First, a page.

Paulick quoted former Fair Grounds owner Louie Roussel, who said CDI has neglected the infield grass course since 2004.

The piece also quoted a letter sent by Stanley Seelig, president of the Louisiana HBPA, to the Louisiana Racing Commission. “This is not a new problem, and one that the Fair Grounds has done a poor job of addressing the last few years.”

Weeks went by this past season without the turf course being usable, even when there was minimal or no rain. Under the circumstances, a responsible, dedicated-to-racing owner would have made repairing the turf course after the meet closed in March a priority.

CDI added insult to injury, allowing tens of thousands of fans to trample all over it at the annual New Orleans Jazz and Heritage Festival in late April, early May. The track—more precisely, CDI—is contractually committed to the festival but more effort could have been made to protect the troubled turf.

The net result, Paulick wrote, is “CDI makes money, horsemen lose money (from simulcasting and slots being shut down at times during the festival) and the turf course is severely damaged.” Insiders are saying that the damage is so extensive that it might negatively impact the 2013-14 meeting. For CDI, regrettably this has become business as usual.

So whether it’s Florida, California or Louisiana, CDI’s attitude has been to take the money and not worry about running a race track. This does not bode well for the future of Calder.



Start Spreading the News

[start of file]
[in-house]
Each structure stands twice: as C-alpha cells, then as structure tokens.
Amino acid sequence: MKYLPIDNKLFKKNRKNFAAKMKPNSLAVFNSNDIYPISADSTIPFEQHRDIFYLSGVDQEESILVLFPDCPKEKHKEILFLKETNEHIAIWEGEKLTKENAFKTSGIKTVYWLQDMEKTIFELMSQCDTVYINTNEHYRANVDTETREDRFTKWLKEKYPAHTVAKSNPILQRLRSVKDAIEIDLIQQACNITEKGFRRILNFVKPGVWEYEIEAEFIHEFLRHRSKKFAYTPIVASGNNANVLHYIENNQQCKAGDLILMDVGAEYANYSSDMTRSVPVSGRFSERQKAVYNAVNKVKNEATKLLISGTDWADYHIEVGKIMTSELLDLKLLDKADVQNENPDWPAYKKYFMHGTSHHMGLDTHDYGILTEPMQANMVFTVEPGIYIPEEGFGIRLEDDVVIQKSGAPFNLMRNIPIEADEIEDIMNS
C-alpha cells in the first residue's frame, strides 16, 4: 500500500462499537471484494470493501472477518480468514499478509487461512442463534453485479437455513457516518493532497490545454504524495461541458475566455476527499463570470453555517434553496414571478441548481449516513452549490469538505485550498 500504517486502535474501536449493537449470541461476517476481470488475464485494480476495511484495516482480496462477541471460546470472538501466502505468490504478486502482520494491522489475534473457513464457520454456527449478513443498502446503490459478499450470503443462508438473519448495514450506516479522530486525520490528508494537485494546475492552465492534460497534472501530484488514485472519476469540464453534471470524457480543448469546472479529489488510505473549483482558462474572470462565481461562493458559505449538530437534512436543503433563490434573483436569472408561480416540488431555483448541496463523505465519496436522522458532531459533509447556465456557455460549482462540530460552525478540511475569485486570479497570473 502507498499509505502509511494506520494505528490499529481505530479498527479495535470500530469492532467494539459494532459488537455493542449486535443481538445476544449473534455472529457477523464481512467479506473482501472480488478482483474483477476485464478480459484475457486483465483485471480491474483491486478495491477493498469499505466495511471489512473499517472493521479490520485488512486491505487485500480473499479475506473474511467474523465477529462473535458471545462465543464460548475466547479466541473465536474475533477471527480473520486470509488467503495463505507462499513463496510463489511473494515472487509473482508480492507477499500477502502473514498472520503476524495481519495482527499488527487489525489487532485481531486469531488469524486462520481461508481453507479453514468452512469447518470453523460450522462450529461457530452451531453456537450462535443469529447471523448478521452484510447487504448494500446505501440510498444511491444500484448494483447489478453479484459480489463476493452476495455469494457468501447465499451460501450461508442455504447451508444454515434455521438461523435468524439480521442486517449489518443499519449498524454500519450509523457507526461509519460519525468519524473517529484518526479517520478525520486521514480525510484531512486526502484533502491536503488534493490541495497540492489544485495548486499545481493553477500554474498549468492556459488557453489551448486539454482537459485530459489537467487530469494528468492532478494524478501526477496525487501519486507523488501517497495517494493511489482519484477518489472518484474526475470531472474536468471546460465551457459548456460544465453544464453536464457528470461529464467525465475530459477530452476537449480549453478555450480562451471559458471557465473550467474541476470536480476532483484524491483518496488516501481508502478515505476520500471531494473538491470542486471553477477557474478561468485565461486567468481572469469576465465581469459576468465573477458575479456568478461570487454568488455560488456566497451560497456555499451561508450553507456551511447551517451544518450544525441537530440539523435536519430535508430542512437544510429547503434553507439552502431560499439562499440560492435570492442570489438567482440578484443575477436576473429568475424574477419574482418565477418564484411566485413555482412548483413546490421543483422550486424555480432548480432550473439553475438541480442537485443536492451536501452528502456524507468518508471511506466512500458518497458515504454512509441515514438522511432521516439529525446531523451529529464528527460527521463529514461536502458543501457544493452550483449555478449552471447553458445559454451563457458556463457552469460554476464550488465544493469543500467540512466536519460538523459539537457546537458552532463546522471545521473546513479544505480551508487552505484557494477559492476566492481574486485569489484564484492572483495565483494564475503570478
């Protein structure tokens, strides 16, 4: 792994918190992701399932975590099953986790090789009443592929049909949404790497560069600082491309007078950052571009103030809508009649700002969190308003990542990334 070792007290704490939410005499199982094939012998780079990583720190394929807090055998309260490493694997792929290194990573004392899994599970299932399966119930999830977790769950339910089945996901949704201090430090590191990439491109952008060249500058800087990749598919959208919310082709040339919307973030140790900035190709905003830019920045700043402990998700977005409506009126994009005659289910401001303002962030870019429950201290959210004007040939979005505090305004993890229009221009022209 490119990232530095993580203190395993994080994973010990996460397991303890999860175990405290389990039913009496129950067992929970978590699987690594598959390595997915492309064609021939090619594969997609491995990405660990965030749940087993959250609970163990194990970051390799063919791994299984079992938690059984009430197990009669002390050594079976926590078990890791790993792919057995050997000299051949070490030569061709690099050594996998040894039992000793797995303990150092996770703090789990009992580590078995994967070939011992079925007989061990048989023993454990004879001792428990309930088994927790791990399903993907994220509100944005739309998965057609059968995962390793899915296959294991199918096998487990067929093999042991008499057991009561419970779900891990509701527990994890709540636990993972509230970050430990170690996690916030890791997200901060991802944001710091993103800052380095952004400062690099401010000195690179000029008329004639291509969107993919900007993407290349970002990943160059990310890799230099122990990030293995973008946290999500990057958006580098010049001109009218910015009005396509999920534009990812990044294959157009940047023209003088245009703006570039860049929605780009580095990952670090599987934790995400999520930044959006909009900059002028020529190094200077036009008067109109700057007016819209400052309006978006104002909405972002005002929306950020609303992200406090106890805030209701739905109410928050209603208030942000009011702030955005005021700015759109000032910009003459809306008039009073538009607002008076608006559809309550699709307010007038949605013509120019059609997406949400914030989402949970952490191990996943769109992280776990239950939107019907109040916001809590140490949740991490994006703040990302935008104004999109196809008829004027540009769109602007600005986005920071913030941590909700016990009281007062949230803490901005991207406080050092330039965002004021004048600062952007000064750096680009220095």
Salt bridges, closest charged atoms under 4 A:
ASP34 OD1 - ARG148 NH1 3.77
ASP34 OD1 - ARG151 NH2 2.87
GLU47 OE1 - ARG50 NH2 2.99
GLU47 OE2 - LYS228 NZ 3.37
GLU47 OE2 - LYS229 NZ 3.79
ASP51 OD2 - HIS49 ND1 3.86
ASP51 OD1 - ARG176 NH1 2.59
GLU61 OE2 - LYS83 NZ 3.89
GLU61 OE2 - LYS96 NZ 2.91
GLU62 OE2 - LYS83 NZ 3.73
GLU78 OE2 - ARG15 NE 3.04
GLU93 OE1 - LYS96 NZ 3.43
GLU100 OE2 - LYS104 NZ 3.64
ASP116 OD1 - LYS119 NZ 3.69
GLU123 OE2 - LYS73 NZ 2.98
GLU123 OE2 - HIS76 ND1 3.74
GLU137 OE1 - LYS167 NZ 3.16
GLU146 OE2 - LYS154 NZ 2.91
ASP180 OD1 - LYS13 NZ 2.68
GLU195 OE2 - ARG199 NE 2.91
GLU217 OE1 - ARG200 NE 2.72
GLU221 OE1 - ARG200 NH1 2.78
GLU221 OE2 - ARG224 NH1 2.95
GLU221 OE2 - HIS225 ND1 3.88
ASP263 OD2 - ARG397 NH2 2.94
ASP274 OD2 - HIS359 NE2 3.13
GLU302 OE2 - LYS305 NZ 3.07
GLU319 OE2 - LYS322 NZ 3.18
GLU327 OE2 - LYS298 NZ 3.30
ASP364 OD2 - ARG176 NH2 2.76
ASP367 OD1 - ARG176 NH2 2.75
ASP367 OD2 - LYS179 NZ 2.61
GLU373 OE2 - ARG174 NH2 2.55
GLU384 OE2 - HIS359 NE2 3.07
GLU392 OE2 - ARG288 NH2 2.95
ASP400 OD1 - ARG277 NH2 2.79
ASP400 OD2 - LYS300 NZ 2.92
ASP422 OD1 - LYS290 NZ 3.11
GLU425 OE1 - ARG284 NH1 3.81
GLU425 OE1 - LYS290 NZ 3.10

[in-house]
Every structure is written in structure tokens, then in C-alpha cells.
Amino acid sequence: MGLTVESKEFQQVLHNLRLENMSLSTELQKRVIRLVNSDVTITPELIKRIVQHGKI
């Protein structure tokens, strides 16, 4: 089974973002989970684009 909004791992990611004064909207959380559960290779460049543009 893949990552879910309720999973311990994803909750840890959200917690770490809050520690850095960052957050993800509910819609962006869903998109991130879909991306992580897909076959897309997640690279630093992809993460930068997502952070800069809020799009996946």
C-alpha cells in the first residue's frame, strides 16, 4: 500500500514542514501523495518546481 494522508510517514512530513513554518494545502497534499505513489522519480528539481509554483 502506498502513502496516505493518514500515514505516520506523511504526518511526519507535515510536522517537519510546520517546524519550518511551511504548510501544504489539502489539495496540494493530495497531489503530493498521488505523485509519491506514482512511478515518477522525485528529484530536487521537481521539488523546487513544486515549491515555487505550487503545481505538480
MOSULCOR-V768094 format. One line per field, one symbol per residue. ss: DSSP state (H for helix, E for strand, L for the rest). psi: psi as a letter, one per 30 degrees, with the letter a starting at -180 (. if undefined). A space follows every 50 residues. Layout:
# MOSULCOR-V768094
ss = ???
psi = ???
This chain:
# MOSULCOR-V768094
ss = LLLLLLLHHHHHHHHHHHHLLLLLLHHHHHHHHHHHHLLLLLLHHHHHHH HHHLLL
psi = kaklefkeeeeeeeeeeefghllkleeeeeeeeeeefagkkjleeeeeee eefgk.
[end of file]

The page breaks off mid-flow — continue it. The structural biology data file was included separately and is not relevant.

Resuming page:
The Belmont Stakes has a self-styled status as “The Test of Champions.” This might have been true in another time, back in the 20th century. It has not been the case during this millennium.

Only once since 2000 has the winner of the third jewel of the Triple Crown been voted the ultimate honor for a champion, the Eclipse Award as Horse of the Year. That was Point Given 12 years ago.

And only three times in the 21st century has the Belmont winner been named outstanding 3-year-old male—Point Given, Afleet Alex (2005) and Summer Bird (2009).

The filly Rags to Riches, who upset Curlin in 2007, was voted best 3-year-old female.

During this same period, the Belmont has been won by Ruler on Ice, with a only a maiden win in five starts going into the Belmont and one-for-12 since (an allowance win over Aqueduct’s winter track); DaTara, who subsequently went zero-for-nine before being retired; Jazil, who went into the Belmont with only a maiden win in eight starts and didn’t win in three post-Belmont starts, and Sarava, a 70-1 shot, who failed to hit the board in his two post-Belmont races.

The Belmont has become a victim of the mania to breed for win-early speed, stamina be damned. Modern thoroughbreds, who can handle the grueling mile and a half, don’t often fit that paradigm. Union Rags last year was an exception.

We'll take a more detailed look at the Belmont field after it's set at Wednesday's post draw.